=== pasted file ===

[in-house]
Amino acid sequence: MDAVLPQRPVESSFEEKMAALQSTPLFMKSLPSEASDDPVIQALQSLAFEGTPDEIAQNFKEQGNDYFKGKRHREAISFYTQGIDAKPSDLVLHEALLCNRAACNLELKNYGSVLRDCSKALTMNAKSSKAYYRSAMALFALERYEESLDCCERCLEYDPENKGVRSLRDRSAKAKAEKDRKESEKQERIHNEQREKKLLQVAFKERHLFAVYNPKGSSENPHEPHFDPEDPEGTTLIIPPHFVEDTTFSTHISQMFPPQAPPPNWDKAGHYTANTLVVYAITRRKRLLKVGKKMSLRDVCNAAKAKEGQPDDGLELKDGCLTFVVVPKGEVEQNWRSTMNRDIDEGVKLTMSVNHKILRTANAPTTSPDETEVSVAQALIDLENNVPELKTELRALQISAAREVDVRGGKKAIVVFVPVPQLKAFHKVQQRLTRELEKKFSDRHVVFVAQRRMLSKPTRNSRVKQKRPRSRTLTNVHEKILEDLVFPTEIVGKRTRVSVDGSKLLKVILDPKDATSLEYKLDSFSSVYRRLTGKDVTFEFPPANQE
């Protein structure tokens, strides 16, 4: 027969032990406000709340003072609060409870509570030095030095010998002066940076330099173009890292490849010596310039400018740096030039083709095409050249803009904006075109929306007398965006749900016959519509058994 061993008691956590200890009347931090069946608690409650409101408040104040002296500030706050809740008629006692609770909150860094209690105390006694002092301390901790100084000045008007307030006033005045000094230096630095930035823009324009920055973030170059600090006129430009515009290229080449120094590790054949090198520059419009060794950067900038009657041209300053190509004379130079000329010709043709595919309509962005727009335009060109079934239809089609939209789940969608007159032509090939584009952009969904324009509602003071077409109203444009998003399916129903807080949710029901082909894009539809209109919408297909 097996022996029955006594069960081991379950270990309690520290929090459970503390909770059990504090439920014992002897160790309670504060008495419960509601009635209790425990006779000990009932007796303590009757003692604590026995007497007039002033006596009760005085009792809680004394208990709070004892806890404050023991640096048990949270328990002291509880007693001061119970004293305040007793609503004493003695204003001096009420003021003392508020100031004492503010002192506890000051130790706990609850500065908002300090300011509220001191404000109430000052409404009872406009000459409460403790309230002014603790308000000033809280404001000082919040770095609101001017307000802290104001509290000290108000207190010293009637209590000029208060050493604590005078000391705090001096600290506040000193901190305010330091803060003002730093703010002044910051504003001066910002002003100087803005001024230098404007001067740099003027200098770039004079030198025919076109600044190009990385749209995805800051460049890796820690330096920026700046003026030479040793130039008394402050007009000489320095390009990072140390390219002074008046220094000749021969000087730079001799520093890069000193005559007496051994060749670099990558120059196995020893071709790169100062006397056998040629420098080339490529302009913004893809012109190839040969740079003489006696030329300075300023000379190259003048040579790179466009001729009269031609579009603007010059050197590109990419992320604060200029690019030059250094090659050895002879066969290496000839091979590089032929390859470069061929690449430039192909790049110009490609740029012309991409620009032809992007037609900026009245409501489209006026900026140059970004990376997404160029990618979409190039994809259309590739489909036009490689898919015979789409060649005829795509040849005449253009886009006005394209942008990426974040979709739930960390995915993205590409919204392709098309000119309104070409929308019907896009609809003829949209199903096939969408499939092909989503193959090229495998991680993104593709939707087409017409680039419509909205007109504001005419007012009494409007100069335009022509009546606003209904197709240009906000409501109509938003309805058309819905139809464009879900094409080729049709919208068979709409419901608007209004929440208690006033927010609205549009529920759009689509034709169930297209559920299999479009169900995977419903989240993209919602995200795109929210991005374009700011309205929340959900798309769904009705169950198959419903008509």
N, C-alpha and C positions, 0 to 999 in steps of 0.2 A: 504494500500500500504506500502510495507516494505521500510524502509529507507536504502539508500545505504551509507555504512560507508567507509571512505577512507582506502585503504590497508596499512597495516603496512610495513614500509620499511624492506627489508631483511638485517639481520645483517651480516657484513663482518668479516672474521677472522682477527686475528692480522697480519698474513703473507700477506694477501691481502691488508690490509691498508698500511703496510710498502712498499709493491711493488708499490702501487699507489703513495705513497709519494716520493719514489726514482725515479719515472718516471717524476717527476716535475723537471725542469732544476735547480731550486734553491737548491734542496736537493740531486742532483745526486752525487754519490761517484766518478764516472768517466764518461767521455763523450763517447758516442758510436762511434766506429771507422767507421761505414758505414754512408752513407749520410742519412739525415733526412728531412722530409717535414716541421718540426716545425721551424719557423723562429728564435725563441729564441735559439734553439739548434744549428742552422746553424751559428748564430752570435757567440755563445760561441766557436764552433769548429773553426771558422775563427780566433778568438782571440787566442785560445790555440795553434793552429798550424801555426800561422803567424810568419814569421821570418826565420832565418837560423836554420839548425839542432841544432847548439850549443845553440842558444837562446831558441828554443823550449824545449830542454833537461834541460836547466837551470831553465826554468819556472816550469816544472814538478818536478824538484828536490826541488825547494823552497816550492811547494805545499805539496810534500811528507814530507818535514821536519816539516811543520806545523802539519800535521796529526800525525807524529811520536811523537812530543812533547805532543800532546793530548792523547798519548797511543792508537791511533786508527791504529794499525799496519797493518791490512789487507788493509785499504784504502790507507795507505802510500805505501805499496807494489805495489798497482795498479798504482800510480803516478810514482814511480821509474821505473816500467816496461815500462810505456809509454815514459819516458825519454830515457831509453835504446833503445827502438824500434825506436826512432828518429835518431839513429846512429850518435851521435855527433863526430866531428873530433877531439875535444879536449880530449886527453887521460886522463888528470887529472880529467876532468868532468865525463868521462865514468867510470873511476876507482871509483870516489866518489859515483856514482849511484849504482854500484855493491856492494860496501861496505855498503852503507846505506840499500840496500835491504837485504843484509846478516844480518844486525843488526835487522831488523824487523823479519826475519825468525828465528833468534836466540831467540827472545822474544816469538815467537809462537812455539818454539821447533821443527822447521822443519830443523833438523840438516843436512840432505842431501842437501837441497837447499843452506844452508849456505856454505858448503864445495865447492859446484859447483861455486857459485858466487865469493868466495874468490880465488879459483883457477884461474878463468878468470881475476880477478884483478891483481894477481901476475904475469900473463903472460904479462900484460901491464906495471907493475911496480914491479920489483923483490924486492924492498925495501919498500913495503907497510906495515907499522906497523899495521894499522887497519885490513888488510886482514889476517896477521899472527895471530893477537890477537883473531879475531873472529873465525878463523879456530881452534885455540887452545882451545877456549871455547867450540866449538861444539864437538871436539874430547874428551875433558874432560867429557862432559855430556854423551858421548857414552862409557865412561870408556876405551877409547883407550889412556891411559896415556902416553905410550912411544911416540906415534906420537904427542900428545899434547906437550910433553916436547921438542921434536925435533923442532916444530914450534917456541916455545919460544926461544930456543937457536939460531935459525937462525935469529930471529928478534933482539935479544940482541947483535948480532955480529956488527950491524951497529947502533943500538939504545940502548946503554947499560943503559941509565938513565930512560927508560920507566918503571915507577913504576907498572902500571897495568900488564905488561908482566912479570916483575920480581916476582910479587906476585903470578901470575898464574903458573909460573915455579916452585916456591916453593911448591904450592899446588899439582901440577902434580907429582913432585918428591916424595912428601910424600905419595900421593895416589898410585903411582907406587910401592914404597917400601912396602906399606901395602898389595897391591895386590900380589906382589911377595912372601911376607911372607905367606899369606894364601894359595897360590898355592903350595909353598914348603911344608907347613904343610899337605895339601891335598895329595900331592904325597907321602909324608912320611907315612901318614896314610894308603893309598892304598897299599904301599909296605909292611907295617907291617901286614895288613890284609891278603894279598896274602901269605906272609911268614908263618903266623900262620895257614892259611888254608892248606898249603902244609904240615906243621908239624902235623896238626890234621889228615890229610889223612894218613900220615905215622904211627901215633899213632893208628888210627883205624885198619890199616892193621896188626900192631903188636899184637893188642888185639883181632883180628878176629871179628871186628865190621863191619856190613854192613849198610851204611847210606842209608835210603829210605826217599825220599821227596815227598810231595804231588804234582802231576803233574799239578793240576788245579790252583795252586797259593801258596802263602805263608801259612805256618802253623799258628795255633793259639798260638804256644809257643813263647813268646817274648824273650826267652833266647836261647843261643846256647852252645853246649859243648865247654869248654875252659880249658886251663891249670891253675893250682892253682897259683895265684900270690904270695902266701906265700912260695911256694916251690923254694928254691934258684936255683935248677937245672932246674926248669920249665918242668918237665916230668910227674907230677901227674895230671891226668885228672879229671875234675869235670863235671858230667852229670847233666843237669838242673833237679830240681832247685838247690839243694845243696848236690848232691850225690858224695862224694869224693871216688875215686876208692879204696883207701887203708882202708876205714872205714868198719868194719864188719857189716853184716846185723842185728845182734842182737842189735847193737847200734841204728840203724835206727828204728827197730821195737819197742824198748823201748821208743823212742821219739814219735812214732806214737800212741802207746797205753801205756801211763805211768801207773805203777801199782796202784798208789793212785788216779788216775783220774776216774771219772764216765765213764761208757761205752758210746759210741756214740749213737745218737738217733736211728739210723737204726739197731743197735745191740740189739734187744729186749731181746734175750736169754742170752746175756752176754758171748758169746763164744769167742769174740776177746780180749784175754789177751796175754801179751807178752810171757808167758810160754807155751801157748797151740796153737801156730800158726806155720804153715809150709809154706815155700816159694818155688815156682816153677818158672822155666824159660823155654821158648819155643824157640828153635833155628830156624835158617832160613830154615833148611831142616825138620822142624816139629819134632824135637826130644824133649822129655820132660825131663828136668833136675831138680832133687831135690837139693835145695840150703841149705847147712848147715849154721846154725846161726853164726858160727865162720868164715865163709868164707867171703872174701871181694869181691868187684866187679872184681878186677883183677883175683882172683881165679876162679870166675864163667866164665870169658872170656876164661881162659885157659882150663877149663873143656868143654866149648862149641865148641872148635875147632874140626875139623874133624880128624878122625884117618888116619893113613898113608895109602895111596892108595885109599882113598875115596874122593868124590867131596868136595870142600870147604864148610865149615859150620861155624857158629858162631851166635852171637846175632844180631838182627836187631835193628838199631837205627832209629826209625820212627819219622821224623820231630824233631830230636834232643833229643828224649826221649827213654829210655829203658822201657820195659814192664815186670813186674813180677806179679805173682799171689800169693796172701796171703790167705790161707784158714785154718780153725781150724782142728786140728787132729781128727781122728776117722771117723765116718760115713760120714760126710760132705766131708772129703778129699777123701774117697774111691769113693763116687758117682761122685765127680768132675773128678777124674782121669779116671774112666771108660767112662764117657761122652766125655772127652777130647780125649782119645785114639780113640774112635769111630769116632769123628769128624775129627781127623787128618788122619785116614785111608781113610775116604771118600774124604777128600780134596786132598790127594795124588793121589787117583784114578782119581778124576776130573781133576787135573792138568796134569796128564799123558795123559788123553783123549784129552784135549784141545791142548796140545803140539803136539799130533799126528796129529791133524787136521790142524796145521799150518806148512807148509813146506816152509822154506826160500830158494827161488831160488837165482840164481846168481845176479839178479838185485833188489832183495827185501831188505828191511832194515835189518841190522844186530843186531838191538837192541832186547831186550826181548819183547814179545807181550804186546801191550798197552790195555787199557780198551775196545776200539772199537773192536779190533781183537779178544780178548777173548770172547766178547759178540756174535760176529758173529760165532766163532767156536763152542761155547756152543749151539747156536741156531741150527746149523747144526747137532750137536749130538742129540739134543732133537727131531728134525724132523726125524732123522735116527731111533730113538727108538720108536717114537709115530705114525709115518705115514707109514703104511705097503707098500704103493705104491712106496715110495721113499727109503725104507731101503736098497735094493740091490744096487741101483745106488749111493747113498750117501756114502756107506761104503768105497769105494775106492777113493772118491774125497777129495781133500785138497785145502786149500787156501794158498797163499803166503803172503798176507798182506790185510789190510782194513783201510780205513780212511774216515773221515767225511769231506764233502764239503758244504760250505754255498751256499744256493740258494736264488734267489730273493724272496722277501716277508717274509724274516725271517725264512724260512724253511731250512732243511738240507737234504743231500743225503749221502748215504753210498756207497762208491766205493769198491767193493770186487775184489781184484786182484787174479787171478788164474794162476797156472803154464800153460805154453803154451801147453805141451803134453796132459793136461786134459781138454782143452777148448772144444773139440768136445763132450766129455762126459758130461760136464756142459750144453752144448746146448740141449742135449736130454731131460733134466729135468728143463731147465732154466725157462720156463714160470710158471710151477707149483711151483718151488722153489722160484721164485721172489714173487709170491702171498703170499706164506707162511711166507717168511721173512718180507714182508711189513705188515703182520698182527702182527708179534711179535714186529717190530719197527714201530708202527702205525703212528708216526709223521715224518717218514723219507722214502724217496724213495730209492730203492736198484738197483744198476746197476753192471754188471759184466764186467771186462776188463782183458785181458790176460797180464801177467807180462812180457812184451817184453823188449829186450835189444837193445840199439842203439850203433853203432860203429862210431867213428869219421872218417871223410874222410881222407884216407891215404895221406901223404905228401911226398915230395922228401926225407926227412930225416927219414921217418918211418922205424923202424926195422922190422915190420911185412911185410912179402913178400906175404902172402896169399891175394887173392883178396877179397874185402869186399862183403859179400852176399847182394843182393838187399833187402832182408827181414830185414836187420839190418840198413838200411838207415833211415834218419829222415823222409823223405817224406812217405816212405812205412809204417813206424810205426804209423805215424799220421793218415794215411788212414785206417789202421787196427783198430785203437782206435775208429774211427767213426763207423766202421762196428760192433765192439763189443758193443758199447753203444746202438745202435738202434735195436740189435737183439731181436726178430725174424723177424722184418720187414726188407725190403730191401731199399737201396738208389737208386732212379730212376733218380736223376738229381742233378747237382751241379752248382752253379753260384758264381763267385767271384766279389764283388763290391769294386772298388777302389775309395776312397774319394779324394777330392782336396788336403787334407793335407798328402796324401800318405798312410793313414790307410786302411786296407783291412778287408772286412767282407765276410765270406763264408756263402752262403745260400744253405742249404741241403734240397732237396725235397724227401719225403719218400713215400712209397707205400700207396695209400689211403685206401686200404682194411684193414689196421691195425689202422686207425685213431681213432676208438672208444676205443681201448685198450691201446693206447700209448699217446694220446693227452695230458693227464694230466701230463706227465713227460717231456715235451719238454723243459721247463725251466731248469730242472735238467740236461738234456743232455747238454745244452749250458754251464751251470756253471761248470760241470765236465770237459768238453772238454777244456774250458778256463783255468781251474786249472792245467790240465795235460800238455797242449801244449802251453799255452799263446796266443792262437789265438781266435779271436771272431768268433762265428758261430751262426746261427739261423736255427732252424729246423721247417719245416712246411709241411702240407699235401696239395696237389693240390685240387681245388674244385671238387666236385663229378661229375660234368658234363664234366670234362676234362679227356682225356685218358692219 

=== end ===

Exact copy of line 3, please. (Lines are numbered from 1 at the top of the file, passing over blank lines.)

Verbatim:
């Protein structure tokens, strides 16, 4: 027969032990406000709340003072609060409870509570030095030095010998002066940076330099173009890292490849010596310039400018740096030039083709095409050249803009904006075109929306007398965006749900016959519509058994 061993008691956590200890009347931090069946608690409650409101408040104040002296500030706050809740008629006692609770909150860094209690105390006694002092301390901790100084000045008007307030006033005045000094230096630095930035823009324009920055973030170059600090006129430009515009290229080449120094590790054949090198520059419009060794950067900038009657041209300053190509004379130079000329010709043709595919309509962005727009335009060109079934239809089609939209789940969608007159032509090939584009952009969904324009509602003071077409109203444009998003399916129903807080949710029901082909894009539809209109919408297909 097996022996029955006594069960081991379950270990309690520290929090459970503390909770059990504090439920014992002897160790309670504060008495419960509601009635209790425990006779000990009932007796303590009757003692604590026995007497007039002033006596009760005085009792809680004394208990709070004892806890404050023991640096048990949270328990002291509880007693001061119970004293305040007793609503004493003695204003001096009420003021003392508020100031004492503010002192506890000051130790706990609850500065908002300090300011509220001191404000109430000052409404009872406009000459409460403790309230002014603790308000000033809280404001000082919040770095609101001017307000802290104001509290000290108000207190010293009637209590000029208060050493604590005078000391705090001096600290506040000193901190305010330091803060003002730093703010002044910051504003001066910002002003100087803005001024230098404007001067740099003027200098770039004079030198025919076109600044190009990385749209995805800051460049890796820690330096920026700046003026030479040793130039008394402050007009000489320095390009990072140390390219002074008046220094000749021969000087730079001799520093890069000193005559007496051994060749670099990558120059196995020893071709790169100062006397056998040629420098080339490529302009913004893809012109190839040969740079003489006696030329300075300023000379190259003048040579790179466009001729009269031609579009603007010059050197590109990419992320604060200029690019030059250094090659050895002879066969290496000839091979590089032929390859470069061929690449430039192909790049110009490609740029012309991409620009032809992007037609900026009245409501489209006026900026140059970004990376997404160029990618979409190039994809259309590739489909036009490689898919015979789409060649005829795509040849005449253009886009006005394209942008990426974040979709739930960390995915993205590409919204392709098309000119309104070409929308019907896009609809003829949209199903096939969408499939092909989503193959090229495998991680993104593709939707087409017409680039419509909205007109504001005419007012009494409007100069335009022509009546606003209904197709240009906000409501109509938003309805058309819905139809464009879900094409080729049709919208068979709409419901608007209004929440208690006033927010609205549009529920759009689509034709169930297209559920299999479009169900995977419903989240993209919602995200795109929210991005374009700011309205929340959900798309769904009705169950198959419903008509």